I have my Microsoft contacts and I spoke to as many of them as I could reach. Every one of them … without exception and without equivocation … believes passionately that Microsoft is committed to Silverlight. They are dead certain that the Silverlight franchise is growing. They believe that HTML 5 is a big bet too … but that it does not dim Silverlight’s star. And no one expected a “strategic shift” announcement.
I worked at GE for twelve years. I know what a “strategic shift” looks like. We would never learn of a “strategic shift” by reading a Friday afternoon interview in a trade rag. GE doesn’t work that way. GE would prepare us for a bombshell like that. The board would know. The senior executives would know. The press kit would be prepared. Company meetings would be scheduled at every level.
Microsoft is no GE … but it isn’t stupid either. There was no preparation. Muglia’s remarks were a bolt from the blue – as he said himself. There wasn’t supposed to be an announcement. All we have here is an interview by an executive trying to stay on message: Azure, WP7, IE9+HTML5.
If you’ve ever worked for a business or run a business, you know how this happens: a casual remark to a journalist gets wildly misunderstood and misrepresented. You don’t make a critical decision on this basis. You exercise prudent judgment and listen when company executives correct the record.
Well … what of HTML 5?
Now I must speak for myself, not IdeaBlade.
HTML is the way to get the broadest possible reach. HTML 4 is perceived to lack the pizzazz for the new breed of rich internet applications so everyone is pinning hopes on HTML 5. There are some problems with that:
1. Near zero reach for the next few years. A tiny fraction of browsers installed today support HTML 5. It takes a long time to replace the installed base of browsers (proof: even Microsoft can’t seem to kill off IE6). Plug-ins (like Silverlight and Flash) have been adopted much more readily than new browsers.
2. HTML 5 is not a standard yet. The WC3 doesn’t think it’s ready; see here and here. The browser wars of the 1990s are coming back and it’s going to be hell for the developers trying to write applications that actually work on all the browsers on all the devices. One wag described HTML 5 as “Write once, test everywhere!”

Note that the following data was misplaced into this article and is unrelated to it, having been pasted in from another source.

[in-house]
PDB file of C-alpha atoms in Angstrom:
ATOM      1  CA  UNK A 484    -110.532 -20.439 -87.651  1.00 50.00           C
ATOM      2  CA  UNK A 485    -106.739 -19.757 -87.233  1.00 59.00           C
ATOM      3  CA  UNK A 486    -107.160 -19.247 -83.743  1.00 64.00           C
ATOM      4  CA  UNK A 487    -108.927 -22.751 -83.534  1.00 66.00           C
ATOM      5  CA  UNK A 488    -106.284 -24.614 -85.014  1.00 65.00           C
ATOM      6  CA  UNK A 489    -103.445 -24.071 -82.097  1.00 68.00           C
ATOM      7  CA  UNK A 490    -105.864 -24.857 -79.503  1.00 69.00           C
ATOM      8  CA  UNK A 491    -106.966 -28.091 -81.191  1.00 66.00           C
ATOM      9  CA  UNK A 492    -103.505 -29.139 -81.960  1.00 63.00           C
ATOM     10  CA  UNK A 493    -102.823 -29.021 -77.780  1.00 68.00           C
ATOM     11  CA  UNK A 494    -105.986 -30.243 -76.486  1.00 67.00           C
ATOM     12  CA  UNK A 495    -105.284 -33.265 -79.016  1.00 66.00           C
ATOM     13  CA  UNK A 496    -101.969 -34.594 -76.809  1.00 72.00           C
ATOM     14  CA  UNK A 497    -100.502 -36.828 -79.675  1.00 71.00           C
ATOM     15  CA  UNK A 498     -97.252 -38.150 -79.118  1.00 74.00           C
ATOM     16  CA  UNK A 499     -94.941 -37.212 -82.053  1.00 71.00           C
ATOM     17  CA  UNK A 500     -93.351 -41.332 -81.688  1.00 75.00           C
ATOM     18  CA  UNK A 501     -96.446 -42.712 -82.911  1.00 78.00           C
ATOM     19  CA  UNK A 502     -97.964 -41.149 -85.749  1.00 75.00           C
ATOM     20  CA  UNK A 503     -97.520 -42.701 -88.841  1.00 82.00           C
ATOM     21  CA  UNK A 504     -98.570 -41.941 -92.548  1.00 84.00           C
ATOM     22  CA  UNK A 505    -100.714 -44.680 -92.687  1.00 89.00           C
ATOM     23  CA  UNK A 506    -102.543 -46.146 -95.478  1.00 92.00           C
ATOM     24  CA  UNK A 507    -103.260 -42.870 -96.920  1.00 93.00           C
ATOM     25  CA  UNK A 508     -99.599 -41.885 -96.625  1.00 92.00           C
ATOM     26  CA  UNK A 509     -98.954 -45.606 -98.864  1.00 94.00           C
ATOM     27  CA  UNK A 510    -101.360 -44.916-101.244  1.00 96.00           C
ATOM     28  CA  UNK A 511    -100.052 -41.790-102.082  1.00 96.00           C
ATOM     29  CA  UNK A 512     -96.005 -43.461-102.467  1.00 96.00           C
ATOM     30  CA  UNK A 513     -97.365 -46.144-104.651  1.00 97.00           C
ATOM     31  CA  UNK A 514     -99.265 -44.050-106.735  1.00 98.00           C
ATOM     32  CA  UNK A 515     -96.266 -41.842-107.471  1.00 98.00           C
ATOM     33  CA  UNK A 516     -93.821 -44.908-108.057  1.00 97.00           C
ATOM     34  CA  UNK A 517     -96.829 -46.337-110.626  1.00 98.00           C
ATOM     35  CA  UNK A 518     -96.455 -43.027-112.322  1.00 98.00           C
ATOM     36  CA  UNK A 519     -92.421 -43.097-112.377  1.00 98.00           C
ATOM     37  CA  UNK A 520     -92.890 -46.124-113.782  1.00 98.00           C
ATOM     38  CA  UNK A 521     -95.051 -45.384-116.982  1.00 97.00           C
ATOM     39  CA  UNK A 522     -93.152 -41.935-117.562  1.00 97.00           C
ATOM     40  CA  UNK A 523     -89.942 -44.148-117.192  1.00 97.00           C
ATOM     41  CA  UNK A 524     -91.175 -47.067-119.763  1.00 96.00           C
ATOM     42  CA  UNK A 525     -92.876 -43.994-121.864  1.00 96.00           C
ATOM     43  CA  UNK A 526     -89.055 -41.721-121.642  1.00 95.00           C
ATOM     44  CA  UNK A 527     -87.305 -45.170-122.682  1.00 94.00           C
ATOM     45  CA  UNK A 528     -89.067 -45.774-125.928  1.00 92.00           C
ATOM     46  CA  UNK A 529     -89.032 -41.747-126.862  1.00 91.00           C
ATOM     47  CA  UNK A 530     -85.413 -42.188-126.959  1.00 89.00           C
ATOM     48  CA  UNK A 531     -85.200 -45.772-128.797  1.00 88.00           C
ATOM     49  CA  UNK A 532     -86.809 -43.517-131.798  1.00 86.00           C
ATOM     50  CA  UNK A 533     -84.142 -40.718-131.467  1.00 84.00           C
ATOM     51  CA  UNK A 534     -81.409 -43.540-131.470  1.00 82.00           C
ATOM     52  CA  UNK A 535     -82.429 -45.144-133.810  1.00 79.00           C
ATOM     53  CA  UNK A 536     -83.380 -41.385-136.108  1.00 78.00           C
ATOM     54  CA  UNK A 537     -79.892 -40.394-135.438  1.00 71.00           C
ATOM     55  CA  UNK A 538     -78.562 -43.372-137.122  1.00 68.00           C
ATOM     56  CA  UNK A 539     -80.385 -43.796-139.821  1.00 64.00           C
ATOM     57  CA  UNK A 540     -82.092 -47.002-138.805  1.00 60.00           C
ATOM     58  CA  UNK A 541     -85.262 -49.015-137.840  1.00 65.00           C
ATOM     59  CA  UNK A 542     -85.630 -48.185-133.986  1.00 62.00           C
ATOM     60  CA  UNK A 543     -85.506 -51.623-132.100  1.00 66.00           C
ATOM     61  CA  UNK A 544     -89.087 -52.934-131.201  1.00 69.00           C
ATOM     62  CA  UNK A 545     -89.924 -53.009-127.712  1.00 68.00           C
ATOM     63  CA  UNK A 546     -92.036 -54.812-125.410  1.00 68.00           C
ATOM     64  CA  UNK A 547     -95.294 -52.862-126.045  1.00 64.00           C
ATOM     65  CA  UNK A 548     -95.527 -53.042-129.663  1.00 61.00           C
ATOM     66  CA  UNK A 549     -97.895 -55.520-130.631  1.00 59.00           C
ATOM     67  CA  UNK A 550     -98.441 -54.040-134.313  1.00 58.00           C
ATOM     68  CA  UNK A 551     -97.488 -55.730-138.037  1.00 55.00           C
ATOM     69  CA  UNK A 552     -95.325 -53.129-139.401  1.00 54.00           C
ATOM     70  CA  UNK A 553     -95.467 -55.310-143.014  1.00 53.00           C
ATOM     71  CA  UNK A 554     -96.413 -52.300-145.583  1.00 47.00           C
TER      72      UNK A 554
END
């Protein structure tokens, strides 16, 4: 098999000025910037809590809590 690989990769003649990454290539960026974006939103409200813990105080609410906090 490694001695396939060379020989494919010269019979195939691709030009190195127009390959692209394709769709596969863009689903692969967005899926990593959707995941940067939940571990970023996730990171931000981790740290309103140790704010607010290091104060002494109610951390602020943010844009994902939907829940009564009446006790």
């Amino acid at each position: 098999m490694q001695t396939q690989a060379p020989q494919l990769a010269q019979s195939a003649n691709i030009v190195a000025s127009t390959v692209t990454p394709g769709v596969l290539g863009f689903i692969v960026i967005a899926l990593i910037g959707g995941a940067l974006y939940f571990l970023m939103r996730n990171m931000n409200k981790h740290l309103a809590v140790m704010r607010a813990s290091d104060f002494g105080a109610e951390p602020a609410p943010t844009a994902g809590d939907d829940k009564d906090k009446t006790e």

3. The developer story is missing. Applications don’t build themselves. You need libraries and tools to design, develop, debug, and test. None of this infrastructure exists for HTML 5. You need experience and best practices to build an application properly. No one has experience building HTML 5 applications. The essential foundation of human and physical capital is years away.
4. HTML 5 sets the lowest common denominator for user experience. The Silverlight team wrote convincingly about this in a recent post. The comparatively low HTML standard and limited capabilities may be good enough for some applications; will it be good enough for yours? Or will it prevent your RIA developers from delivering the rich experience and features that your application requires and that your market demands?
Ask yourself why your application is not on the web today? If HTML 4 were a viable option, why aren’t you there now? Is it because you can’t affordably deliver the rich responsive experience of your existing application? What is it about HTML 5 that will change that picture? What in HTML 5 will make your application better than it would be in HTML 4?
Silverlight remains more productive, more testable, more maintainable than any HTML-targeted approach. I can think of other excellent reasons to build an HTML application. But if the balance of considerations favored Silverlight last week, I can’t imagine why the distant prospect of HTML 5 should change the equation today … as long as you believe Silverlight is going to continue to grow and improve … as I clearly do.